2020-VIL-94-CESTAT-BLR-ST  | CESTAT SERVICE TAX

Service Tax - service received by a courier agency from a co-loader or another courier agencies - Service Tax demand on the input services received in India from the foreign service providers/co-loaders under the ‘Reverse charge mechanism’ – HELD – the services received by the courier agency from the co-loader is not liable to Service Tax - where such service is provide by a co-loader situated outside India, the said activity is beyond the territorial jurisdiction of Service Tax Law and on this account also not taxable - the issue is wholly revenue neutral, as the appellant courier agency is entitled to input servi... [Read more]

Service Tax - service received by a courier agency from a co-loader or another courier agencies - Service Tax demand on the input services received in India from the foreign service providers/co-loaders under the ‘Reverse charge mechanism’ – HELD – the services received by the courier agency from the co-loader is not liable to Service Tax - where such service is provide by a co-loader situated outside India, the said activity is beyond the territorial jurisdiction of Service Tax Law and on this account also not taxable - the issue is wholly revenue neutral, as the appellant courier agency is entitled to input service credit and moreover, they have admittedly paid tax on the gross amount, and on this score also, the part of the amount cannot be taxed again, which is incurred by them for payment to co-loader - the appeal is allowed [Read less]

2020-VIL-14-NAA  | National Anti-Profiteering Authority SGST

GST - National Anti-Profiteering Authority – Rule 128 & 129 – Supply of Sanitary Napkins - Respondents claim that the belated examination of the application/ complaint by the Standing Committee is barred by limitation of 2 months prescribed under Rule 128 (1) of the CGST Rules, 2017 and therefore, consequential investigation conducted by the DGAP were liable to be set aside on this ground alone – Respondent further claim that the Standing Committee did not have prima facie accurate and adequate evidence to forward the above complaint for investigation – HELD - Perusal of the record shows that the complaint was rece... [Read more]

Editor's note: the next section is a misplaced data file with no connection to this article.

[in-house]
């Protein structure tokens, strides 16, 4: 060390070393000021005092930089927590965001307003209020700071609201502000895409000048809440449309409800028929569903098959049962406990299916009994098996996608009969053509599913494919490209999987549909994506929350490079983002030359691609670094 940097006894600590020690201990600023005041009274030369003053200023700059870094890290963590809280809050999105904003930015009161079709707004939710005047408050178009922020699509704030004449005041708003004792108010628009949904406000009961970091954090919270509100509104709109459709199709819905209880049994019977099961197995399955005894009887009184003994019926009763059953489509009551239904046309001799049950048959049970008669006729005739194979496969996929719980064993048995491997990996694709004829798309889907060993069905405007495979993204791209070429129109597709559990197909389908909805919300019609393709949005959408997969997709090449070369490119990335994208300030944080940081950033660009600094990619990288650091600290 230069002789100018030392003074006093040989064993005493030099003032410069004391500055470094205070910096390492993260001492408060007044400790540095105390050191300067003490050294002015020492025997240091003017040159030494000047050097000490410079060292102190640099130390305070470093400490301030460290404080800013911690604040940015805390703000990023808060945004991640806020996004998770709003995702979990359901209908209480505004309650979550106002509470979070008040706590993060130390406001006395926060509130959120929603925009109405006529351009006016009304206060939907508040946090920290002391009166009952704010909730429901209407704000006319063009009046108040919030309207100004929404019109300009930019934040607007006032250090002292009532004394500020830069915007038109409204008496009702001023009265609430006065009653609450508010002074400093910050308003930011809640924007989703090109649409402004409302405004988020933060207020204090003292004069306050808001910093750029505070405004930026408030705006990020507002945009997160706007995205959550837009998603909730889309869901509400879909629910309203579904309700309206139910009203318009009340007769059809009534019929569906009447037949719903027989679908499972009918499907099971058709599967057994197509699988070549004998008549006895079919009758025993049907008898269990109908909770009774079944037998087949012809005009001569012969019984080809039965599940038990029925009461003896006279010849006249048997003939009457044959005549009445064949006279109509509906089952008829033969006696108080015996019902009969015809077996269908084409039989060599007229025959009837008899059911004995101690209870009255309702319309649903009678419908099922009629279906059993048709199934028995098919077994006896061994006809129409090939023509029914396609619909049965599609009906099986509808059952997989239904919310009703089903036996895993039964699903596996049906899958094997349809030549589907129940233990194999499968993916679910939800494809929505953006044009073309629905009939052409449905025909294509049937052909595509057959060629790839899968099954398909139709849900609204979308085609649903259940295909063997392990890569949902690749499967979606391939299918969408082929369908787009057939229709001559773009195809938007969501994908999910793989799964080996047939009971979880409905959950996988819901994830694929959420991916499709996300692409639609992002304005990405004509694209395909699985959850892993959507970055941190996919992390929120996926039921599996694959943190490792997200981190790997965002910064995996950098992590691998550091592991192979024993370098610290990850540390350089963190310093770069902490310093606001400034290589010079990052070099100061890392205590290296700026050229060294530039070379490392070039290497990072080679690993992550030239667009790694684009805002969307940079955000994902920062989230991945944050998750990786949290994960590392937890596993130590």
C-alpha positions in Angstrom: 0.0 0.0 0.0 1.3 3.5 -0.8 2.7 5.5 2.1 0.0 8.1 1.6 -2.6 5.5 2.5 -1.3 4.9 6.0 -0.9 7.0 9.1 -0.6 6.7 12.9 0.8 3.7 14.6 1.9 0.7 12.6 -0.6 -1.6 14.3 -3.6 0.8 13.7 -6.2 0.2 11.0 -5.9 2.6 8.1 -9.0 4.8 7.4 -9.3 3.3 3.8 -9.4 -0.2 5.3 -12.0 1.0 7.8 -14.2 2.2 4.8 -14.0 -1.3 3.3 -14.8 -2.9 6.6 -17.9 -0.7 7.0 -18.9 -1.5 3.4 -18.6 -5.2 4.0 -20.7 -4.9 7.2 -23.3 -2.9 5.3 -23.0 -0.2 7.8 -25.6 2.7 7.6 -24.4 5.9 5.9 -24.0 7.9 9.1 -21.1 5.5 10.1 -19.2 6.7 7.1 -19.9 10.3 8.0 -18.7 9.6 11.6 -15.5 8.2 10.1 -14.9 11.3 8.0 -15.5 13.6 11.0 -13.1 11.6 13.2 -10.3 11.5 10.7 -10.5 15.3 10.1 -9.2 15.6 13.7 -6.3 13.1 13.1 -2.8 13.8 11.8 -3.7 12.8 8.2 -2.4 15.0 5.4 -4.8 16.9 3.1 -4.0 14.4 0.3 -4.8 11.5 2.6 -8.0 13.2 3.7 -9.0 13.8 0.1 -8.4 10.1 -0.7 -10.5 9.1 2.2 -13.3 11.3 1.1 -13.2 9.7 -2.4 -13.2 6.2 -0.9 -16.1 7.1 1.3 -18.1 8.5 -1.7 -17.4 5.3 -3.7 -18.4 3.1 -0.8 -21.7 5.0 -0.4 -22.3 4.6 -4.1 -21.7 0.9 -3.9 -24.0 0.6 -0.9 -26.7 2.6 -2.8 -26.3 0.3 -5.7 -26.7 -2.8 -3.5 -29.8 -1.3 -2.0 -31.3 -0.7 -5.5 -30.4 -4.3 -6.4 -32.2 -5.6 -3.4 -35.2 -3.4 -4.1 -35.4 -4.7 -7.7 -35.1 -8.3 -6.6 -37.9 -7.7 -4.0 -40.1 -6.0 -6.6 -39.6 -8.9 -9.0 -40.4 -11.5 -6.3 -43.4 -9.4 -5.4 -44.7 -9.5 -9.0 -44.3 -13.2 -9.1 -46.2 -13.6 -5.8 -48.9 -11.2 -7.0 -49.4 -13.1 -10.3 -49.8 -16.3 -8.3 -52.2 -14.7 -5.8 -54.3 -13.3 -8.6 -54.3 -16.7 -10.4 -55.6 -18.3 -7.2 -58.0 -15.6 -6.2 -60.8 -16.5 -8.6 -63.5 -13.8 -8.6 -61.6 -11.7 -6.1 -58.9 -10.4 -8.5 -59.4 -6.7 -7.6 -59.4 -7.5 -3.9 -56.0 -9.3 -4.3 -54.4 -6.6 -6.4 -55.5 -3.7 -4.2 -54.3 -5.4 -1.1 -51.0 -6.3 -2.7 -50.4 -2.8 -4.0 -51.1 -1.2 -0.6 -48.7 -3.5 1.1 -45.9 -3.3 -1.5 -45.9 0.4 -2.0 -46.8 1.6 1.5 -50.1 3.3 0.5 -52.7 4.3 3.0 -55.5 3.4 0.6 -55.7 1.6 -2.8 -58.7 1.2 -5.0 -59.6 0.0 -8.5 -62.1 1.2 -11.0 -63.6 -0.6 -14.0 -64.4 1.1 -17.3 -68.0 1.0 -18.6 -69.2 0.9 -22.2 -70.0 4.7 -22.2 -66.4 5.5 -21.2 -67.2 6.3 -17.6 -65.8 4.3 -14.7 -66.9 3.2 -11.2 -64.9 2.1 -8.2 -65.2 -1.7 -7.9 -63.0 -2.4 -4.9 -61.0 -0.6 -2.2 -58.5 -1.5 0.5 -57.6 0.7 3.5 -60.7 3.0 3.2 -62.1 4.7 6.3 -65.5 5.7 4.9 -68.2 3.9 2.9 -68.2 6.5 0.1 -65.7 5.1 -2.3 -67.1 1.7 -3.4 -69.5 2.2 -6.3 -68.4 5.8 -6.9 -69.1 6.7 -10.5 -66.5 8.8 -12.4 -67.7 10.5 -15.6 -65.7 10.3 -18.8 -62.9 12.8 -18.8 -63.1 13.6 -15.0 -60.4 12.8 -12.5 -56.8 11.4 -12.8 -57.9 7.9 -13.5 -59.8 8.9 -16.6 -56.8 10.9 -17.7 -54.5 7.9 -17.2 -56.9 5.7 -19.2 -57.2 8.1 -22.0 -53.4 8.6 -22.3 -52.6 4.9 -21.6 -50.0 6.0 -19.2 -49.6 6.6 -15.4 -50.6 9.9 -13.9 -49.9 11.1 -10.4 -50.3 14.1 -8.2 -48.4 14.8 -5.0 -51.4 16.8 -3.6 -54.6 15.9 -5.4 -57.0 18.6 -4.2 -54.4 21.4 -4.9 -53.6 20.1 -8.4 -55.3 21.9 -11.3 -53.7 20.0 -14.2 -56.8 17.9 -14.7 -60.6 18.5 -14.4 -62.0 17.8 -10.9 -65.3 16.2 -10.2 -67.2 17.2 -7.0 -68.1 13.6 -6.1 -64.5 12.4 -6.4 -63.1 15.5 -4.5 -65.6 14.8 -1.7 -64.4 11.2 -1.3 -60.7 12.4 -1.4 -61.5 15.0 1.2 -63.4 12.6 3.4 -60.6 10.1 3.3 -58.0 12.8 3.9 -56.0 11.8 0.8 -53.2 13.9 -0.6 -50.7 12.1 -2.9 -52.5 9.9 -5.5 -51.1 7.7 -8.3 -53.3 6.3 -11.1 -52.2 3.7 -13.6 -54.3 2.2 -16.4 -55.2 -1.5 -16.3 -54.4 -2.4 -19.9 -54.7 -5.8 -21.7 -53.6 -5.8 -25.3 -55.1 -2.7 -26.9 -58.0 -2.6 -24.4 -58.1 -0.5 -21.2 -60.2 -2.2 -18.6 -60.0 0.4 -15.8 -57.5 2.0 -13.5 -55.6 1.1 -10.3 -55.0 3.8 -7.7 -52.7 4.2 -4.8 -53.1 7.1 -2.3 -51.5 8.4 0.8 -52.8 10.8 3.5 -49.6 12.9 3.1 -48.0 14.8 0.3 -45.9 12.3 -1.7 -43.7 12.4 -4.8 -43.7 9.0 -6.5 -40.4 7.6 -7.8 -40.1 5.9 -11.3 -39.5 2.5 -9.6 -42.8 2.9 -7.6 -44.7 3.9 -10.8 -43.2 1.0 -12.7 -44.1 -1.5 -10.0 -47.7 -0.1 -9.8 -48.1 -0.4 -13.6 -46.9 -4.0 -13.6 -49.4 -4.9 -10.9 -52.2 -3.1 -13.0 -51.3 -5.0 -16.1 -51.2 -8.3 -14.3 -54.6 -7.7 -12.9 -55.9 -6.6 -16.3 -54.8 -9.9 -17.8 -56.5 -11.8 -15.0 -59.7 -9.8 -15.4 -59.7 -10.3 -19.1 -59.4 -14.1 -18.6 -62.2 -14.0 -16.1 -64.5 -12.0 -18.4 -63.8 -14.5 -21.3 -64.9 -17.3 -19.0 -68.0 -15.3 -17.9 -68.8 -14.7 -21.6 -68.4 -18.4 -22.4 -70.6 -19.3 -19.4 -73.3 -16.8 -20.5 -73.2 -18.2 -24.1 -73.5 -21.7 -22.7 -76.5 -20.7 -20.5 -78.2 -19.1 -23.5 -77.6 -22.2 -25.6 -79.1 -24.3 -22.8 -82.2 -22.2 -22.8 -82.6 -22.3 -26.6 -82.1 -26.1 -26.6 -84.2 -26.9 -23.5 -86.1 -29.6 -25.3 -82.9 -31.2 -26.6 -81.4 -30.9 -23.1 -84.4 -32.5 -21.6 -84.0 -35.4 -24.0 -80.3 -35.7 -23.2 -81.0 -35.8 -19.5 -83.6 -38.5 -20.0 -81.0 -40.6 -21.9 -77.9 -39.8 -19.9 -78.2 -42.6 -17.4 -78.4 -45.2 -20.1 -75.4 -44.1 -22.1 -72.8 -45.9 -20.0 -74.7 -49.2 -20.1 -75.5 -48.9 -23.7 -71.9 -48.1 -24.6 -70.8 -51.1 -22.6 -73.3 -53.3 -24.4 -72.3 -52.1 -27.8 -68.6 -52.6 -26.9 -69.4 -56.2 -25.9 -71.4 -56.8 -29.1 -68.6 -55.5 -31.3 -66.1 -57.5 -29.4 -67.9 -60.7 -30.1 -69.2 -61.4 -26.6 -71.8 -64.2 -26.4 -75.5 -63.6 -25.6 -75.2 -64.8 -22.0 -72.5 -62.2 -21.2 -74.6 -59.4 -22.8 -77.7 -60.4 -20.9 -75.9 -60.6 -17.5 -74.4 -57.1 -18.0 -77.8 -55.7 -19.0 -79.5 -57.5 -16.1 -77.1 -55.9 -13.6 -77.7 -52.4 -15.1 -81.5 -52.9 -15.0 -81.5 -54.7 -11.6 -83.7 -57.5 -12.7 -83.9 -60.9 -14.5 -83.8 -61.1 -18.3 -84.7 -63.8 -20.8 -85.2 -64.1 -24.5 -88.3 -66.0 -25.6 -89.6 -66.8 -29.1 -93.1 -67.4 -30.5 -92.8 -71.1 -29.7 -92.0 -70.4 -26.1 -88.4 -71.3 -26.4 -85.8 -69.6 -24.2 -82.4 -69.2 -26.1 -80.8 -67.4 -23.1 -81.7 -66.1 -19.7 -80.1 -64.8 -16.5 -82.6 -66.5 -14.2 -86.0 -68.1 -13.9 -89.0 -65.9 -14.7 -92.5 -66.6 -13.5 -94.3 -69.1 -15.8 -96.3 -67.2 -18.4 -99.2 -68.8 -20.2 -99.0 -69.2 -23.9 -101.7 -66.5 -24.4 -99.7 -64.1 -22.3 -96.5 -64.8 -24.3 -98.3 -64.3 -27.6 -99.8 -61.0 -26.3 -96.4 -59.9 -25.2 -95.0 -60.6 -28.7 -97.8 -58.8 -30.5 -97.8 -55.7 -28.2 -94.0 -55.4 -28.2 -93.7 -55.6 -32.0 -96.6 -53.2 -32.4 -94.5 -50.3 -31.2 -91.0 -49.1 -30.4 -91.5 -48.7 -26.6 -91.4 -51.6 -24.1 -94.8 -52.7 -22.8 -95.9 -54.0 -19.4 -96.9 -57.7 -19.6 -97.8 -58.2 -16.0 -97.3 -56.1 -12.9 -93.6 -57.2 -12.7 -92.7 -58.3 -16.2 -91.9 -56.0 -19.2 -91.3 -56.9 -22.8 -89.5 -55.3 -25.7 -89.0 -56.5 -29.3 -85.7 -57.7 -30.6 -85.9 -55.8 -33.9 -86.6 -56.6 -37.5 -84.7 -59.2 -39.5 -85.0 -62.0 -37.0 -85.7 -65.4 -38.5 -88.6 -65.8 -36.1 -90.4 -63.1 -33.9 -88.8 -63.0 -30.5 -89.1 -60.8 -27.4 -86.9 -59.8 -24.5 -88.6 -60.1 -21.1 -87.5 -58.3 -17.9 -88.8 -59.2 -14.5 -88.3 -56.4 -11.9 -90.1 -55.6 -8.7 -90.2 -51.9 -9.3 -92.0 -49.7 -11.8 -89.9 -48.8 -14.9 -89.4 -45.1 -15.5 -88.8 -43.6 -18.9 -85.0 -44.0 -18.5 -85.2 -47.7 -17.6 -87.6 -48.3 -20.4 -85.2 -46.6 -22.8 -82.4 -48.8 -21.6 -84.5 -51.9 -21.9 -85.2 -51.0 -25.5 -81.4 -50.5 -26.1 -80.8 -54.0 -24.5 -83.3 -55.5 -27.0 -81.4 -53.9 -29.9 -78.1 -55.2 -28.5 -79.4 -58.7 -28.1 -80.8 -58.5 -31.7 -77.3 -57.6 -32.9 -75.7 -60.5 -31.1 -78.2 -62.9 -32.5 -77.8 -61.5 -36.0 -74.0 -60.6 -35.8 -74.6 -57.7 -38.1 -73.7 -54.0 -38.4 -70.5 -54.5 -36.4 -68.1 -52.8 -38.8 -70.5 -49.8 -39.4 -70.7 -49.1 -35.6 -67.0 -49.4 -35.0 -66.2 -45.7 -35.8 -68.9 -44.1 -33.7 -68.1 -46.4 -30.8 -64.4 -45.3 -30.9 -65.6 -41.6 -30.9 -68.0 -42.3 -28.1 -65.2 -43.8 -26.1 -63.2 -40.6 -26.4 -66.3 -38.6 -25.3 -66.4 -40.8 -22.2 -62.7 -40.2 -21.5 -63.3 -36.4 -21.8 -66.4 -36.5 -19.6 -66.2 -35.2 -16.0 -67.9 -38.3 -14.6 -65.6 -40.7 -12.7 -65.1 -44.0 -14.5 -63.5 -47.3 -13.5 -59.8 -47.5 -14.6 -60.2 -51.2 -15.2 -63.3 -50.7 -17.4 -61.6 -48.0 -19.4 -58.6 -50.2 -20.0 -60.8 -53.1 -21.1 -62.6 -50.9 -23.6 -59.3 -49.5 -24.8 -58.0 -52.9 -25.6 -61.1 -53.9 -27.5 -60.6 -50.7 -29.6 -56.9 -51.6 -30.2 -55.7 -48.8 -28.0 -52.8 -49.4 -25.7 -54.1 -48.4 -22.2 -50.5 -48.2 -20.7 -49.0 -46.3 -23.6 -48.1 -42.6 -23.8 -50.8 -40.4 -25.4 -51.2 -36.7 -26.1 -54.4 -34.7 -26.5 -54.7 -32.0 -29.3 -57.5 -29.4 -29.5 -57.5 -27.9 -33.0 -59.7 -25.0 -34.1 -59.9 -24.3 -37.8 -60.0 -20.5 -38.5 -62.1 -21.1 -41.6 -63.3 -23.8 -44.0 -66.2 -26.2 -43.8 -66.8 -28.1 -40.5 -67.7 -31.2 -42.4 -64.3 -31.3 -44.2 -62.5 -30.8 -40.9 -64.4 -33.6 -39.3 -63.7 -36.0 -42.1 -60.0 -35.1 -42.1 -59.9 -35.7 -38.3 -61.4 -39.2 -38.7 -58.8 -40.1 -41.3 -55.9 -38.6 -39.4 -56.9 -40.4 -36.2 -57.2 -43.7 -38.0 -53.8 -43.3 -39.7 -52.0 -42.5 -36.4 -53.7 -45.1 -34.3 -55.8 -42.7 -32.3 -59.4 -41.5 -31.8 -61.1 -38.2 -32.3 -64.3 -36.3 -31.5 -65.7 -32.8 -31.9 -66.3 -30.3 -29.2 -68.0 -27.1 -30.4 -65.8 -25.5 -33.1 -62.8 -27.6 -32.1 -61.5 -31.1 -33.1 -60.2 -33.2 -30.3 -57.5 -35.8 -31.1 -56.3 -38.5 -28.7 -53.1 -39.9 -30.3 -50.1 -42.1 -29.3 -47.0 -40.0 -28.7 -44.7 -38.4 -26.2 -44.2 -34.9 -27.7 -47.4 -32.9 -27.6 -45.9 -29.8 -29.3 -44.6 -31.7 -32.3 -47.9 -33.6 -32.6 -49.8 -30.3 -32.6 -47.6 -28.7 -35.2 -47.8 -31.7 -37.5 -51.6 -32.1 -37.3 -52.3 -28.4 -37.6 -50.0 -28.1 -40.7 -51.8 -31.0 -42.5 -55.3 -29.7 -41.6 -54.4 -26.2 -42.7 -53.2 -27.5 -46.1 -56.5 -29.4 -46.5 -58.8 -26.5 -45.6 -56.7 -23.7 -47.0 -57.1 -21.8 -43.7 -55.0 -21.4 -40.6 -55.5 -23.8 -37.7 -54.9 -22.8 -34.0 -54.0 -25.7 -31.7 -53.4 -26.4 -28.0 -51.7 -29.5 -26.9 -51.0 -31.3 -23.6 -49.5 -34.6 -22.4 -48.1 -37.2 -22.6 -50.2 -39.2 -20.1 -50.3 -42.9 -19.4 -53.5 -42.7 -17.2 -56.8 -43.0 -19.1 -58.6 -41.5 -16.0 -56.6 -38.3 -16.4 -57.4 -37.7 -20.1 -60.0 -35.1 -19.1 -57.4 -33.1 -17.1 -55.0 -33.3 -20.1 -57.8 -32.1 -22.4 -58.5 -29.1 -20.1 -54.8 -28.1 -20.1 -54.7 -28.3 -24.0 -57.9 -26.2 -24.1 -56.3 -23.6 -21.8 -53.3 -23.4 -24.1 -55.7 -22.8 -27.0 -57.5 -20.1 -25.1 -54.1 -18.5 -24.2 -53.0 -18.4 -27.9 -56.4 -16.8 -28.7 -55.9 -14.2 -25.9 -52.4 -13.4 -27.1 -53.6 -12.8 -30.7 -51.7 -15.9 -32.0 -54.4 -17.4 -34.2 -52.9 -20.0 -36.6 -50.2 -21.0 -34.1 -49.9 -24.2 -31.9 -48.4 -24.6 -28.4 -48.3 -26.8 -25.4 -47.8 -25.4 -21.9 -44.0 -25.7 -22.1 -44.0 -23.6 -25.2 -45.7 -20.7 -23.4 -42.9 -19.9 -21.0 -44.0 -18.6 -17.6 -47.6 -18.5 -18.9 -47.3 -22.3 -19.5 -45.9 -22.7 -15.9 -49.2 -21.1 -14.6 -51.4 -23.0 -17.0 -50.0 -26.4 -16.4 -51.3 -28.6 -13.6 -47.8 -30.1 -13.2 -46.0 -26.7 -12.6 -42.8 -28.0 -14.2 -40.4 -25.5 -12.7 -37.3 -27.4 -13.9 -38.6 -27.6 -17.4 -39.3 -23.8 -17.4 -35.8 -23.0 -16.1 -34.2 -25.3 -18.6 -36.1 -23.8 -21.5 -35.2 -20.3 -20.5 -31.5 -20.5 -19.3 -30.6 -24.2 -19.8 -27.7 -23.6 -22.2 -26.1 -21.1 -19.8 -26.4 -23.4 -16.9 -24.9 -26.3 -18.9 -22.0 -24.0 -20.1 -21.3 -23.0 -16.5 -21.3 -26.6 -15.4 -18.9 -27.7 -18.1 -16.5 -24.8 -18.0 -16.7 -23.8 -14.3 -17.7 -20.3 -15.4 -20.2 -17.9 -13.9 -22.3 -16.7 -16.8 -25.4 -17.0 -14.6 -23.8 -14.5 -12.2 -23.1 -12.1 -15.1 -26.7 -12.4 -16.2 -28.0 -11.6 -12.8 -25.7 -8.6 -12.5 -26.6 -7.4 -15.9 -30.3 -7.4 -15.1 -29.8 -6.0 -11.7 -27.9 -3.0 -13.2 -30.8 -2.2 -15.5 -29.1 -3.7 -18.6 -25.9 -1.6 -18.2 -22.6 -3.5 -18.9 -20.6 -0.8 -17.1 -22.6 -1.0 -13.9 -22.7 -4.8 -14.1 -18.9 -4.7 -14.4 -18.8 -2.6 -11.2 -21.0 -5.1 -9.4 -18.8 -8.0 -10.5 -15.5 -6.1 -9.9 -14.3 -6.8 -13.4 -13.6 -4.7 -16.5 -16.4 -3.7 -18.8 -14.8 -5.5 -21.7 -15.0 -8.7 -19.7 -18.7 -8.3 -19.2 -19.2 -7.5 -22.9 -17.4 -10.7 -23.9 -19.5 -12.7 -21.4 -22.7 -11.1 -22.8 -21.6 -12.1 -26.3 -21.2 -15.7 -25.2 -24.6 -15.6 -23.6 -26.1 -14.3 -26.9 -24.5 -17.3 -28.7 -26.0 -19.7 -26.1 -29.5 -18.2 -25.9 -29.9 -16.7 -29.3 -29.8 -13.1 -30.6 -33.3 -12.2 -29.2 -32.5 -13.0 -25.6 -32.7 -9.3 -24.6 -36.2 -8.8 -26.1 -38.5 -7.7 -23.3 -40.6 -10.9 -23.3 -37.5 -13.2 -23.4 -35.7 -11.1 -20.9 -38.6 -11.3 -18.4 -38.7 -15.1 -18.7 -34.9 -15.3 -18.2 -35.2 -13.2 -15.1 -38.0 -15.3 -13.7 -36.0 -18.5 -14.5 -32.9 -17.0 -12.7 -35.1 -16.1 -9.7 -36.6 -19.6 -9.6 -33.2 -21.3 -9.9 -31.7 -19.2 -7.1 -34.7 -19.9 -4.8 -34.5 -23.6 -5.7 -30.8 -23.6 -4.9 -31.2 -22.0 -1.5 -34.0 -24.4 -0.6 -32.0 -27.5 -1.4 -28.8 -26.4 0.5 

GST - National Anti-Profiteering Authority – Rule 128 & 129 – Supply of Sanitary Napkins - Respondents claim that the belated examination of the application/ complaint by the Standing Committee is barred by limitation of 2 months prescribed under Rule 128 (1) of the CGST Rules, 2017 and therefore, consequential investigation conducted by the DGAP were liable to be set aside on this ground alone – Respondent further claim that the Standing Committee did not have prima facie accurate and adequate evidence to forward the above complaint for investigation – HELD - Perusal of the record shows that the complaint was received by the Standing Committee on 23.01.2019 and was discussed and considered by it in its meeting held on 11.03.2019 and was referred for investigation to the DGAP which is well within the prescribed limitation of 2 months in terms of Rule 128 (1) of the CGST Rules, 2017. Therefore, the objection raised by the Respondent in this regard is incorrect and hence the same cannot be accepted - it is evident that the Respondent had increased the per unit price of Sanitary Napkins after the rate of tax was reduced w.e.f. 27.07.2018 and the benefit of such reduction had apparently not been passed on by him to the Applicant. Hence, there is no doubt that the Standing Committee prima facie had accurate and adequate evidence to examine whether the benefit of tax reduction had been passed on by the Respondent to the above Applicant by commensurate reduction in the price of the said product or not. Hence, the allegation made by the Respondent in this regard is wrong and is untenable - the preliminary objections raised by the Respondents have been found to be incorrect and untenable and hence the same cannot be accepted. However, these findings shall have no effect on the other merits of the present case which have not been considered in this order. The final order in these proceedings shall be passed after considering all the other pleadings relied upon by the Respondent and the Applicants [Read less]